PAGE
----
The mechanisms for this convergence can be communicated via Diff alerts in Terraform or via Weave GitOps' deployment automator.

Can I use a CI server to orchestrate convergence in the cluster?

Your CI server is not an orchestration tool.  You need something that continually attempts to make progress (until there are no more diffs). CI fails when it encounters a difference.  In combination with a human operator, a CI server can be made to force convergence, but this creates other issues. For example your CI scripts might not be able to enforce an idempotent and/or atomic group of changes.  

Also if something breaks (and it will) then you could end up being in a partial and unknown state that requires a full reboot to fix.  It is easier to use dedicated orchestrators like Kubernetes and Terraform to provide convergence rather than relying on your CI tool to do that.

Should I abandon my CI tool?

No!  Please keep on using your CI server to orchestrate the development of merging to mainline, building and testing.

But you shouldn’t use CI servers to do continuous delivery.

A GitOps pipeline is an improvement on existing CICD pipelines where the CI engine (like Jenkins) is responsible for orchestrating updates but then may not complete correctly and simply fail.

CI is used to merge and integrate updates with the trunk, and with GitOps we rely on Kubernetes or the cluster to internally manage deployments based on those trunk updates.

We also call this the “pull” model for CD.

Why is a PULL vs a PUSH pipeline important?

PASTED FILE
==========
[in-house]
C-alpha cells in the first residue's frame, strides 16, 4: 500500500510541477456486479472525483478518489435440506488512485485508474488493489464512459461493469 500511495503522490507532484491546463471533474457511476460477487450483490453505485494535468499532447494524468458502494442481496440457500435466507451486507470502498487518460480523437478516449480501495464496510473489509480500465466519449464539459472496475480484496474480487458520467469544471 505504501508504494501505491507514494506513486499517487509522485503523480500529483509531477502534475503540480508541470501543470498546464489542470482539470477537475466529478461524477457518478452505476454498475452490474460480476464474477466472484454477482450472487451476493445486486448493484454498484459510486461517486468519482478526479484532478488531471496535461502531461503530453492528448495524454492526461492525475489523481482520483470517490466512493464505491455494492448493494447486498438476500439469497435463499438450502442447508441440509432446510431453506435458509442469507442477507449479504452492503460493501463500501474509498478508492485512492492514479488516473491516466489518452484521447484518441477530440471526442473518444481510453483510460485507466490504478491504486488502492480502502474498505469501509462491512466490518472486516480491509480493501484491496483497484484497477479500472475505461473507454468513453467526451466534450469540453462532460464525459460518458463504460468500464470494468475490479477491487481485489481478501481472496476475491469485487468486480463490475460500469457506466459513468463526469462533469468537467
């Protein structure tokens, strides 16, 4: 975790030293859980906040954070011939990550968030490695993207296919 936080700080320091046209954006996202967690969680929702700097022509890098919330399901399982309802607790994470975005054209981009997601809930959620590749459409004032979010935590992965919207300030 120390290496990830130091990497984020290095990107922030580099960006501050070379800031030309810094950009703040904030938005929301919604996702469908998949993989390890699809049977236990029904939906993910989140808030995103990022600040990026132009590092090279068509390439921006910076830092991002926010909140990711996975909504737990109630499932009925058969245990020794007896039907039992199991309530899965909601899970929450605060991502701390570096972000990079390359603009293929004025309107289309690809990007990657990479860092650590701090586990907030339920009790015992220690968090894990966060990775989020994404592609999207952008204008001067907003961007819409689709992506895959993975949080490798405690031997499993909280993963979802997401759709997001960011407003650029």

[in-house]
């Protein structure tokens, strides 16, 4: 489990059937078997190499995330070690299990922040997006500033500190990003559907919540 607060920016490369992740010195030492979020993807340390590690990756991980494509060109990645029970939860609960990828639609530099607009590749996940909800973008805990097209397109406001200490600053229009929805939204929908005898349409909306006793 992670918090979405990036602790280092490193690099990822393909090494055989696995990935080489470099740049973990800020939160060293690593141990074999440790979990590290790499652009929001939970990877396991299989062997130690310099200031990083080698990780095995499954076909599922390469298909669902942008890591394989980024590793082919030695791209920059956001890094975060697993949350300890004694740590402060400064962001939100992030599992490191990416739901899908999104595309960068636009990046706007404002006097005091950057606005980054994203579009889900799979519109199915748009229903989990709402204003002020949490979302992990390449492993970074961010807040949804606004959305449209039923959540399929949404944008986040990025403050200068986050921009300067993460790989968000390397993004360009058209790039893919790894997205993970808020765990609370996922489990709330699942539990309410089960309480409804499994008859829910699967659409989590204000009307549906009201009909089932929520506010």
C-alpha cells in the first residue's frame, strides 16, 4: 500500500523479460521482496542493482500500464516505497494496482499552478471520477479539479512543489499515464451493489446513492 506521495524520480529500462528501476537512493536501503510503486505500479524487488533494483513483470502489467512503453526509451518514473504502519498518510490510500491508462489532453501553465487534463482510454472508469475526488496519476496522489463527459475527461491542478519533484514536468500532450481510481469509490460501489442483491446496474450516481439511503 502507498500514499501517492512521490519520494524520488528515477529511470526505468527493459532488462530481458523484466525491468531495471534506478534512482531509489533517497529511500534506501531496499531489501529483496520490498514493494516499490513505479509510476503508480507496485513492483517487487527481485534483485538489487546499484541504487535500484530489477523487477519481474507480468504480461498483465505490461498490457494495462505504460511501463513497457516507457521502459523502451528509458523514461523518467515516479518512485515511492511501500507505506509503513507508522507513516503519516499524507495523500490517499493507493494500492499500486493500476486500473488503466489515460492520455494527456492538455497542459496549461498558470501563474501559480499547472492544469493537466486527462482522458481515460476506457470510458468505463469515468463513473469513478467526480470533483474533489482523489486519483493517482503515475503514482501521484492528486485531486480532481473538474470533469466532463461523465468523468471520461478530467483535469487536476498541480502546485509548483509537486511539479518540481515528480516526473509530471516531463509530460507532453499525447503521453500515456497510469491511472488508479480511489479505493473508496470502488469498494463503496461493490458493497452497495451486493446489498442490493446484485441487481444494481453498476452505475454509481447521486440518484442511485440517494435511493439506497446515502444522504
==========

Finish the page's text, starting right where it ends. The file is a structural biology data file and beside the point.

Most CICD tools available today use a push-based model. A push-based pipeline means that code starts with the CI system and then continues its path through a series of encoded scripts to push changes to the Kubernetes cluster.

The reason you don’t want to use your CI system as the basis for your deployments is because of the potential to expose credentials outside of your cluster. While it is possible to secure your CI scripts, you are still working outside the trust domain of your cluster which is not recommended.

In a pull pipeline, a Kubernetes Operator deploys new images from inside of the cluster (in our case, Weave GitOps provides one for you). The operator notices when a new image has been pushed to the registry. Convergence of the cluster state is then triggered and the new image is pulled from the registry, the manifest is automatically updated and the new image is deployed to the cluster.  

With a pipeline that pulls an image from the repository, your cluster credentials are not exposed outside of your production environment.

What is an Observed State?

We cannot say what actual state is.  We can only observe it. This is why diffs are so important.

Observability is an integral part of GitOps, where we alert on a divergence and then converge the ‘actual’ system if it differs from ‘the source of truth’.

How do you know whether or not a cluster update succeeded?